Why didn't drink's price tag reflect surcharge?

I thank NTUC FairPrice's Jonas Kor for his speedy reply (Surcharge for chilled drinks is displayed clearly; June 24).

But Mr Kor has misconstrued my earlier letter (Has culture of deception become the norm here?; June 22).

It is not that FairPrice charges an additional 15 cents for chilled drinks that is upsetting, but rather the way that it is doing it.

Is it so difficult to have a price tag that reflects the actual price that one needs to pay below the item? Why does one need to look around the store for an additional "surcharge notice"? This is a perfect example of caveat emptor.

In his letter, Mr Kor wrote: "We do not condone any unethical business behaviour or practices that deliberately deceive customers."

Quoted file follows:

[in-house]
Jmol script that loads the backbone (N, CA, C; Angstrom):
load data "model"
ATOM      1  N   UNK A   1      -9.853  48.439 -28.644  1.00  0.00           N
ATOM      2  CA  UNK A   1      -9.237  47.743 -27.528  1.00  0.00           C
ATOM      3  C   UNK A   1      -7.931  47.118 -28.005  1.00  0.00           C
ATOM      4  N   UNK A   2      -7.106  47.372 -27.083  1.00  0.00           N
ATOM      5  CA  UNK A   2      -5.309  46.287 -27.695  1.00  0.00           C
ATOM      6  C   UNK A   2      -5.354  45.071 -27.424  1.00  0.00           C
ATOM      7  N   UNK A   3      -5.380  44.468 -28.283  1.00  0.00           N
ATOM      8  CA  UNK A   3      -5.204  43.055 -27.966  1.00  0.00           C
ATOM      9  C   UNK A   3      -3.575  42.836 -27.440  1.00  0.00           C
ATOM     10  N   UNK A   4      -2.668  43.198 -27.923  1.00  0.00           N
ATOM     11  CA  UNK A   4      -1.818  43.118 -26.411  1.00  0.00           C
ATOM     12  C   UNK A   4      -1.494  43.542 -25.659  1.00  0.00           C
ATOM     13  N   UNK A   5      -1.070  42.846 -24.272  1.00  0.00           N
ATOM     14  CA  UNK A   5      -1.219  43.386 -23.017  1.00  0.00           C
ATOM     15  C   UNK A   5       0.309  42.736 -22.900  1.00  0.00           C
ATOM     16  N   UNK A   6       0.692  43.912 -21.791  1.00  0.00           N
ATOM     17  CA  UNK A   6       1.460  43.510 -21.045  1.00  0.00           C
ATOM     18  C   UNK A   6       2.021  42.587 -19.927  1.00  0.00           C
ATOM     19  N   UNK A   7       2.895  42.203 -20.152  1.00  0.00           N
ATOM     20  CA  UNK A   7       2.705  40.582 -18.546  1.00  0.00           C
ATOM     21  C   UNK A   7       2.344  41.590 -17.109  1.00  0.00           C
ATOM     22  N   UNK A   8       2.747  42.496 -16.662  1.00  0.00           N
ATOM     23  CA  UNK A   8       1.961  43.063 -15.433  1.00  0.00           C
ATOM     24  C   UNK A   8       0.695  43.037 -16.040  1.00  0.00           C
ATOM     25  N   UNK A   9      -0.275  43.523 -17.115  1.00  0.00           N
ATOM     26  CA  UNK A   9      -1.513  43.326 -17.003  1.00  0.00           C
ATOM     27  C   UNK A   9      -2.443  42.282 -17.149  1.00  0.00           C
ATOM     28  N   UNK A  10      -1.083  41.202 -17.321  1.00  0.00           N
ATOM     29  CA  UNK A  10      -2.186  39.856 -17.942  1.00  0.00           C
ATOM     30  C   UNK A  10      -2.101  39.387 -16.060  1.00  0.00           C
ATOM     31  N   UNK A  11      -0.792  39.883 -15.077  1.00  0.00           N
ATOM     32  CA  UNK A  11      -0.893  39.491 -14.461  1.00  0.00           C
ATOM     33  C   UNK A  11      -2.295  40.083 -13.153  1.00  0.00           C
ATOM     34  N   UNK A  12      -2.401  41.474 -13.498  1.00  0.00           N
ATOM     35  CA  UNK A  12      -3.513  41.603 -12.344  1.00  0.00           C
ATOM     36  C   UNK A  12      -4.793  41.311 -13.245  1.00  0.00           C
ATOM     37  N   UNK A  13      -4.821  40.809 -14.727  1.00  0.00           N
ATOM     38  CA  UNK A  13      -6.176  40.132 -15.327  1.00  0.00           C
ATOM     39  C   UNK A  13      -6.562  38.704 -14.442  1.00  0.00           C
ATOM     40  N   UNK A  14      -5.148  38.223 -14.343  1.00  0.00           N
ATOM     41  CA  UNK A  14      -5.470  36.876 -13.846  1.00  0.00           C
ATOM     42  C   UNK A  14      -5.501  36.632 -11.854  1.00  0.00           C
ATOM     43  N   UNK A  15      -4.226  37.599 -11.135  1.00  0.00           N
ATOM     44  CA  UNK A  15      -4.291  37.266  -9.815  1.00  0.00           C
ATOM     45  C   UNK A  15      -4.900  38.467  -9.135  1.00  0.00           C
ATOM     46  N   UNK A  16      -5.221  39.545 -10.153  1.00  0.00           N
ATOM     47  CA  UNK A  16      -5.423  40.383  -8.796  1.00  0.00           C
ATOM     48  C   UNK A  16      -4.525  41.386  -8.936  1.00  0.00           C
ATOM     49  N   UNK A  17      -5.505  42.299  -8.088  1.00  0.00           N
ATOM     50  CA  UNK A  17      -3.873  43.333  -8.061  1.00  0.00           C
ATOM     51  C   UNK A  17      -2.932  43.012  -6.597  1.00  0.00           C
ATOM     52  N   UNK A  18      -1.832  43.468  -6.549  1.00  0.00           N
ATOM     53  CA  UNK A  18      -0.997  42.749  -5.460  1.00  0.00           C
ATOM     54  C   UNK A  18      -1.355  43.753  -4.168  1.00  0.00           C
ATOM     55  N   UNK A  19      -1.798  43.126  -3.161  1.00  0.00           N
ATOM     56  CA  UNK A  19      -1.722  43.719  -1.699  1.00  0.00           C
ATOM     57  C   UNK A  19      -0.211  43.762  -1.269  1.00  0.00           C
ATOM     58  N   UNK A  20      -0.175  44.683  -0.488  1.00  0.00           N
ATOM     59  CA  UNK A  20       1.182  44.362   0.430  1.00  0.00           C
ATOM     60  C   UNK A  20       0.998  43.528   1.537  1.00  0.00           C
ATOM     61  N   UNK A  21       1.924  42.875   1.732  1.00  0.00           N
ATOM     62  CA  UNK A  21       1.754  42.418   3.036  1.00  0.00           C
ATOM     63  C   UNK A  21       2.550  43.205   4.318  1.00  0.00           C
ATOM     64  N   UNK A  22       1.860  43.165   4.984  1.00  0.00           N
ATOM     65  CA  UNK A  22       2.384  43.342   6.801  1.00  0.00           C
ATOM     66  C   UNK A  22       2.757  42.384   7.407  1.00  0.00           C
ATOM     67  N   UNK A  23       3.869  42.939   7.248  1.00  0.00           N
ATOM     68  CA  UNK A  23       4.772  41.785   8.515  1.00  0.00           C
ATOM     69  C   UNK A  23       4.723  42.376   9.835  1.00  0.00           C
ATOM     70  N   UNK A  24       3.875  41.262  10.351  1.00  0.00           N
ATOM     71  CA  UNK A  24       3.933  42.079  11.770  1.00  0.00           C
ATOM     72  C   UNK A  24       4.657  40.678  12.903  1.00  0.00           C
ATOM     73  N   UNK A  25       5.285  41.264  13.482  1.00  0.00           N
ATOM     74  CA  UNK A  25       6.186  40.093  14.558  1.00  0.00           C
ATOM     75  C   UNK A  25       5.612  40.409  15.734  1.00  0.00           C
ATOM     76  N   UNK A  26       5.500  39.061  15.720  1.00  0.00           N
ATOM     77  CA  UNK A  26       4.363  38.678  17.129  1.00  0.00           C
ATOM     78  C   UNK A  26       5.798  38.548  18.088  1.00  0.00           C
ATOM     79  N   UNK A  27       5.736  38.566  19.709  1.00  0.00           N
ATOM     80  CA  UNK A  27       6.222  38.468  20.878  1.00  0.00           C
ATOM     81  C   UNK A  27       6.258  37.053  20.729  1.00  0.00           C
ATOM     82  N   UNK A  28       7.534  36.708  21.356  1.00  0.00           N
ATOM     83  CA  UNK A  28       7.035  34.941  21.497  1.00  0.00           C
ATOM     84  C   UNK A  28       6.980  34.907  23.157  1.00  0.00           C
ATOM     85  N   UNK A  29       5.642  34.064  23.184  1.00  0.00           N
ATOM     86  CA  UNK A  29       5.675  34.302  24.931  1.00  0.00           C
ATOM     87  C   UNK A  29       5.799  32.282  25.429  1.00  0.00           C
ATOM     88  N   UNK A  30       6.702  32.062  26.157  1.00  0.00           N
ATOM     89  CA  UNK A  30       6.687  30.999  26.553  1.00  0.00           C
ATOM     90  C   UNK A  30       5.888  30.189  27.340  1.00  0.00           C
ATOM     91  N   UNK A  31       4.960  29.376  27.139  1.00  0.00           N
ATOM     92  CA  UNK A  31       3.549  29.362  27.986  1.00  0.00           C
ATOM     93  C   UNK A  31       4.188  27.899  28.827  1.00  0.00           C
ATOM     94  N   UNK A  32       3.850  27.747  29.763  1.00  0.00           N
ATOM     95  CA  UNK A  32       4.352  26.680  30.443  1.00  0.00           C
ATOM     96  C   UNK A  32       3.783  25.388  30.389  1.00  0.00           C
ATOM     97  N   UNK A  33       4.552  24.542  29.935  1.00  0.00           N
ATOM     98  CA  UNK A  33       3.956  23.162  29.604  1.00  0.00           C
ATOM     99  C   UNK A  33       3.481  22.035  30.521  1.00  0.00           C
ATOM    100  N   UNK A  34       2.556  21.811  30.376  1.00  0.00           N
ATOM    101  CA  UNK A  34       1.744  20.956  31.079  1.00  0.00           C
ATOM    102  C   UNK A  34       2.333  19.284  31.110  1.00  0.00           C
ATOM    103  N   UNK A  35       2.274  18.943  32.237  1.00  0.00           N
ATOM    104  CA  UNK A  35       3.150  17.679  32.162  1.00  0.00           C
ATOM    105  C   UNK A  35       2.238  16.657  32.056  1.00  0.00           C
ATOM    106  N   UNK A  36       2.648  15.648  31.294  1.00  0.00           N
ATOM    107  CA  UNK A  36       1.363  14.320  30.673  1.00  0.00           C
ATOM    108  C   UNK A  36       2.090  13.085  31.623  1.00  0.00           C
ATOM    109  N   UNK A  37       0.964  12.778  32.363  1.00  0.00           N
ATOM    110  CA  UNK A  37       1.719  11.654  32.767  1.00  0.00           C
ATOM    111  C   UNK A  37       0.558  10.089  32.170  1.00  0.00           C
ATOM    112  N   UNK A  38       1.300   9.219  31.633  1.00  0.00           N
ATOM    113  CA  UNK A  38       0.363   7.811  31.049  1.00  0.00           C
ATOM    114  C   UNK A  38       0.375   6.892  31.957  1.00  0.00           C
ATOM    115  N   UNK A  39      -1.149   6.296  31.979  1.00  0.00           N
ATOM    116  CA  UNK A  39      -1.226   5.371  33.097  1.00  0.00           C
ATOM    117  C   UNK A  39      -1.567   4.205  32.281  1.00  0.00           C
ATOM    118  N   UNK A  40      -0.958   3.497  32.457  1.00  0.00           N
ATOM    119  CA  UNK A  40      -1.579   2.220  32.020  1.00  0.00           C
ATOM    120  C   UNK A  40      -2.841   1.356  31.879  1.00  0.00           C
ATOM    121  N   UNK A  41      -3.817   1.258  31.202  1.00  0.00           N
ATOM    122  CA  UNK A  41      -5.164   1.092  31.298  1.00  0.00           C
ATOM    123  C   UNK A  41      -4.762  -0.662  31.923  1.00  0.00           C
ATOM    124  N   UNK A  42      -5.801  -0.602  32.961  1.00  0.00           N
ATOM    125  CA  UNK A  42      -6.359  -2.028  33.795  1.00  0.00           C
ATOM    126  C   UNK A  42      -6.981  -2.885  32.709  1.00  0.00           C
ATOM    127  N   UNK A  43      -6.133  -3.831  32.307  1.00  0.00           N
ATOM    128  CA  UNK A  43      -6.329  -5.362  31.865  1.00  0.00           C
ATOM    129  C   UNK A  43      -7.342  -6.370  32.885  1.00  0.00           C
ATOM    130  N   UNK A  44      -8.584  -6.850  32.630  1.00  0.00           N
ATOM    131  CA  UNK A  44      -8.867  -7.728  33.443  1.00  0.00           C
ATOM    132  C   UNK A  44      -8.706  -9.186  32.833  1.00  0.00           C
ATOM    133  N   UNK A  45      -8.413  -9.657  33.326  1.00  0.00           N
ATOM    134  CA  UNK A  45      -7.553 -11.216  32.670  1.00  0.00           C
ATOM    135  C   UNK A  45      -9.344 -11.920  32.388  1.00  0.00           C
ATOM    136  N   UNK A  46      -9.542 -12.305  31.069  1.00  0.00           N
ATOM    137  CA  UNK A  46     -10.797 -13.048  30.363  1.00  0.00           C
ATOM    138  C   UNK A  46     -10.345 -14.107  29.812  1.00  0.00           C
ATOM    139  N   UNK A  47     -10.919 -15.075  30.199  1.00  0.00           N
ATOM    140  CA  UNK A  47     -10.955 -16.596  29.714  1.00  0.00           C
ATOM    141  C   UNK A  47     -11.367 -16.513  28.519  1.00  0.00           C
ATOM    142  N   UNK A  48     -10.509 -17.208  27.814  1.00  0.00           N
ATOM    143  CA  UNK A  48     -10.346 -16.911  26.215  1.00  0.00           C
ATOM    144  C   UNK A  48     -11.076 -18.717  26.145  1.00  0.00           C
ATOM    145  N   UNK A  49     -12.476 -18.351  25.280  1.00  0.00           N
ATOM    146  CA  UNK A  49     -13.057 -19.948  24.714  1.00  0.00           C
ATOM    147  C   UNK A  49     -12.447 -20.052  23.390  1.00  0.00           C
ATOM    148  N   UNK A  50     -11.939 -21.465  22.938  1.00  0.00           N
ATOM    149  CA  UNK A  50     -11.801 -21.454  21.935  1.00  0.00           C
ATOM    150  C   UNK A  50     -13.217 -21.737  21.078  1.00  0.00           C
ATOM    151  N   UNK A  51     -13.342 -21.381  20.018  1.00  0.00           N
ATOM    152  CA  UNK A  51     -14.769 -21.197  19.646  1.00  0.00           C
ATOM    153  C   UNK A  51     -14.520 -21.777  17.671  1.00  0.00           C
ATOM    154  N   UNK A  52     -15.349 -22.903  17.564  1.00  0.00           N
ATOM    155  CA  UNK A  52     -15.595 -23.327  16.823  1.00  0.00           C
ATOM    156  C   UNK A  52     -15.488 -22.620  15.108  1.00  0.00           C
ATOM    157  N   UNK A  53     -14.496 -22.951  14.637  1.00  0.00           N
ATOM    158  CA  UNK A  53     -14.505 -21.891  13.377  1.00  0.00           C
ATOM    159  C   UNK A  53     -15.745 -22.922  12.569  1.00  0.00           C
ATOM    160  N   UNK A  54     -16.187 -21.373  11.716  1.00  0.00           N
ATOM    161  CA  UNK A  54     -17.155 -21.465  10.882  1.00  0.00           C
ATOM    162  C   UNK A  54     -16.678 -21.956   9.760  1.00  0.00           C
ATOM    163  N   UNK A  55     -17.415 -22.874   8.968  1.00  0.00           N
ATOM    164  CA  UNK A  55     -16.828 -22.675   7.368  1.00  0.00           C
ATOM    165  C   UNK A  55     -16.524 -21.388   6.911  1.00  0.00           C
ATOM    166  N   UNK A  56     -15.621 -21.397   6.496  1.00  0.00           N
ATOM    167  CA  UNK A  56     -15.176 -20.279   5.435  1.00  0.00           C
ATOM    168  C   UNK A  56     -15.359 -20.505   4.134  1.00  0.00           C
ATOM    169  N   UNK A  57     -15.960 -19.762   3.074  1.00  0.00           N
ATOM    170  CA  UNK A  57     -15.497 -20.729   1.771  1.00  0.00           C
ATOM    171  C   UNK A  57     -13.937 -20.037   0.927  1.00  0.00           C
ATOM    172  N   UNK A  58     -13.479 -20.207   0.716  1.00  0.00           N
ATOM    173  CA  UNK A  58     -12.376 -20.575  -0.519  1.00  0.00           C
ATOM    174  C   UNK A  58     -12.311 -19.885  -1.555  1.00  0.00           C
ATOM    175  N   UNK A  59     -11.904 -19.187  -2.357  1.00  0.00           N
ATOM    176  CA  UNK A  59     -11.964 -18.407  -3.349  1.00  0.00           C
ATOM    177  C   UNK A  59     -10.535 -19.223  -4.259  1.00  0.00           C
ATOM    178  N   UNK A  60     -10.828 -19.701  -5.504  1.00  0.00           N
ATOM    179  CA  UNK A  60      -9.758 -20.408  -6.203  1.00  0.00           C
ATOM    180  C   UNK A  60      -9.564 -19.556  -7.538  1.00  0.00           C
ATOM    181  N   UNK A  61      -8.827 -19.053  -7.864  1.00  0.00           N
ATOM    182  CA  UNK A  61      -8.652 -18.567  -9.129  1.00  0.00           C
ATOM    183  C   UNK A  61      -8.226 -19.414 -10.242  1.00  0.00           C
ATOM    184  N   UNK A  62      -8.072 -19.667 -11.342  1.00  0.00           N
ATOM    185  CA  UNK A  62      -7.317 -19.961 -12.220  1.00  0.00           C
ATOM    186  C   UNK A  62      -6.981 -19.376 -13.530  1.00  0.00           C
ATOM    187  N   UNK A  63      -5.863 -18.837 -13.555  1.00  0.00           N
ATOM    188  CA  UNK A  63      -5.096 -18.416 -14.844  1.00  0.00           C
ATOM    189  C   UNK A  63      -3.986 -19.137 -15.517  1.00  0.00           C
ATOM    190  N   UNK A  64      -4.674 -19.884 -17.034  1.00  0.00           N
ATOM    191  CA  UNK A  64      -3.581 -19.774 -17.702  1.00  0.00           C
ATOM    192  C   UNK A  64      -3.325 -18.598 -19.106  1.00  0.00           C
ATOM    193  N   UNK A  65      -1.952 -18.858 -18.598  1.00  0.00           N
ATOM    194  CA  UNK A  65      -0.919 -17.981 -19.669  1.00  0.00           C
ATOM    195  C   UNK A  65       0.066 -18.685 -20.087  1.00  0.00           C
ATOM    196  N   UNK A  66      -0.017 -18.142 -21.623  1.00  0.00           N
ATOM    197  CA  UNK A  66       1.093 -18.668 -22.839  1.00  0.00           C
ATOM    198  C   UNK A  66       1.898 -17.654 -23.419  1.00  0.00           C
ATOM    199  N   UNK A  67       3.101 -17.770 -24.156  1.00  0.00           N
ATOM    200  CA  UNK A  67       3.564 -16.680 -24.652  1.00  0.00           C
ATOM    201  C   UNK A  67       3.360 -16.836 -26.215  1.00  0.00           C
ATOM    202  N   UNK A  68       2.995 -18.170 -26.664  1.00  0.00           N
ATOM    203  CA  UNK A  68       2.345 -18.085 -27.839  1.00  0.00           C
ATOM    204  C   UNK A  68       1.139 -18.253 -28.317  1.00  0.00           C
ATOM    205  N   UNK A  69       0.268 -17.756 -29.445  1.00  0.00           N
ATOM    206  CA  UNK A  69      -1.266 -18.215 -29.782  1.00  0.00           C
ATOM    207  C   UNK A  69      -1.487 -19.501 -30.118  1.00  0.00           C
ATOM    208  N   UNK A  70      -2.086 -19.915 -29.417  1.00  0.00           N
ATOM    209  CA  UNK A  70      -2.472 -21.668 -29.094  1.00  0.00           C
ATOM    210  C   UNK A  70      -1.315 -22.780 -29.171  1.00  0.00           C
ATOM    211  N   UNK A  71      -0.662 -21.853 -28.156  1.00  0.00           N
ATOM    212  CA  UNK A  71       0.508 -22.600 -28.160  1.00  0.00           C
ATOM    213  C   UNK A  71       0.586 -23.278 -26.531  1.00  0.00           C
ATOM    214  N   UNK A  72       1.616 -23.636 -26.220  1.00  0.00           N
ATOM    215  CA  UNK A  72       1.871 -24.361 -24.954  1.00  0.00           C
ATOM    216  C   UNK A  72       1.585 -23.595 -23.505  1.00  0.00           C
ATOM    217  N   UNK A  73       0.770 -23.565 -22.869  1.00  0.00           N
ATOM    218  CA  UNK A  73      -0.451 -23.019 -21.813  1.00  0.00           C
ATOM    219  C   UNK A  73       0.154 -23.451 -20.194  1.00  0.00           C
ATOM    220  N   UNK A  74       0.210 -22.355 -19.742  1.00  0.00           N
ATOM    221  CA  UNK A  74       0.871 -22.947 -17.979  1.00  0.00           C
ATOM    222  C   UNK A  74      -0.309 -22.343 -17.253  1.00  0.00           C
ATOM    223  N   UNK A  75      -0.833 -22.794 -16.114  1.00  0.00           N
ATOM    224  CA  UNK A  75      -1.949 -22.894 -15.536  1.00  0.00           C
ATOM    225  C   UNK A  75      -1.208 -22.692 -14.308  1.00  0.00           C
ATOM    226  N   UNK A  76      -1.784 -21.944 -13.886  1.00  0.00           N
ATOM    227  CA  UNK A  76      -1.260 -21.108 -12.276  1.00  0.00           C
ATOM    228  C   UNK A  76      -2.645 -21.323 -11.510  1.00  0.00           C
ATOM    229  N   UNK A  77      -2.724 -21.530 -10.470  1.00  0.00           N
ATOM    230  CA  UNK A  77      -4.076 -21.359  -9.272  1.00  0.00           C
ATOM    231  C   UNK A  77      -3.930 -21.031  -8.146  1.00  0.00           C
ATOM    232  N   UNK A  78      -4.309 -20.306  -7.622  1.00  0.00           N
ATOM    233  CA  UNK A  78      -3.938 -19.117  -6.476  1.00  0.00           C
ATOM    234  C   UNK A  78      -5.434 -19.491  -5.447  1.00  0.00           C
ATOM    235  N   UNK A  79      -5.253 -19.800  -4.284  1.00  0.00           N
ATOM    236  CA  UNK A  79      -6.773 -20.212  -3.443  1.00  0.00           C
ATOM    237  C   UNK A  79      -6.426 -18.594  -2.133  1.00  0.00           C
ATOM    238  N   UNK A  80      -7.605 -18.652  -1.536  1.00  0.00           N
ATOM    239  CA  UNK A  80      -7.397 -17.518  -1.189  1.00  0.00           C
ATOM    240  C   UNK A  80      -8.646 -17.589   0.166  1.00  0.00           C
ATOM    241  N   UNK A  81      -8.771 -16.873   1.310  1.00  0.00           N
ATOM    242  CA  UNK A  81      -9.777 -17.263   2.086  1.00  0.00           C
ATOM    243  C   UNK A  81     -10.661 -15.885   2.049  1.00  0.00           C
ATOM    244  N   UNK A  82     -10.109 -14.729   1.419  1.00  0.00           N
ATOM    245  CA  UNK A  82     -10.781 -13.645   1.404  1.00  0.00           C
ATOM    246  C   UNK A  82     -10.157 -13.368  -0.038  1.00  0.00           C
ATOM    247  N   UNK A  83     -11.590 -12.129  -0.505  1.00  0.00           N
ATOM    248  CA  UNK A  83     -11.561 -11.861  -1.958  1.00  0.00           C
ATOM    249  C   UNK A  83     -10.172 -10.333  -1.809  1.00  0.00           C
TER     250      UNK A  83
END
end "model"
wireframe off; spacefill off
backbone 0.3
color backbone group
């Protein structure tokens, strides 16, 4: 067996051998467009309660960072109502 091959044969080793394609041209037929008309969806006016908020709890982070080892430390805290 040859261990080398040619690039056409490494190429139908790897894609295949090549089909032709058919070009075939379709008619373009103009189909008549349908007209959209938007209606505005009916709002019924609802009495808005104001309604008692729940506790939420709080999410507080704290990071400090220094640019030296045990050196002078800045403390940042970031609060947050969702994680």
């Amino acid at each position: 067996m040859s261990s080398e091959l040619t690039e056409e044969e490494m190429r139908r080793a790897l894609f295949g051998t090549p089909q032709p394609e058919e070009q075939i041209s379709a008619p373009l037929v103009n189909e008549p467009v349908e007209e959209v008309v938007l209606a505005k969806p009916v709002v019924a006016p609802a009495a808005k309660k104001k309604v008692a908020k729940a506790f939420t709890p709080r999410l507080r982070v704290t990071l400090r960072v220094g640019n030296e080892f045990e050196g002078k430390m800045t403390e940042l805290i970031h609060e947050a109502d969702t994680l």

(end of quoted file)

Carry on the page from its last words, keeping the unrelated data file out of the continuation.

I am certain that FairPrice did not set out to be deliberately unethical or deceptive, but from a customer's point of view, this is a deceptive practice.

It would be wise for FairPrice to step into its customers' shoes and see things from their perspective, instead of alluding to the legitimacy of the practice by stating that other businesses do this also.

Does FairPrice see itself as an industry leader or is it happy to just blindly follow what everyone else is doing?

Allen Chong (Dr)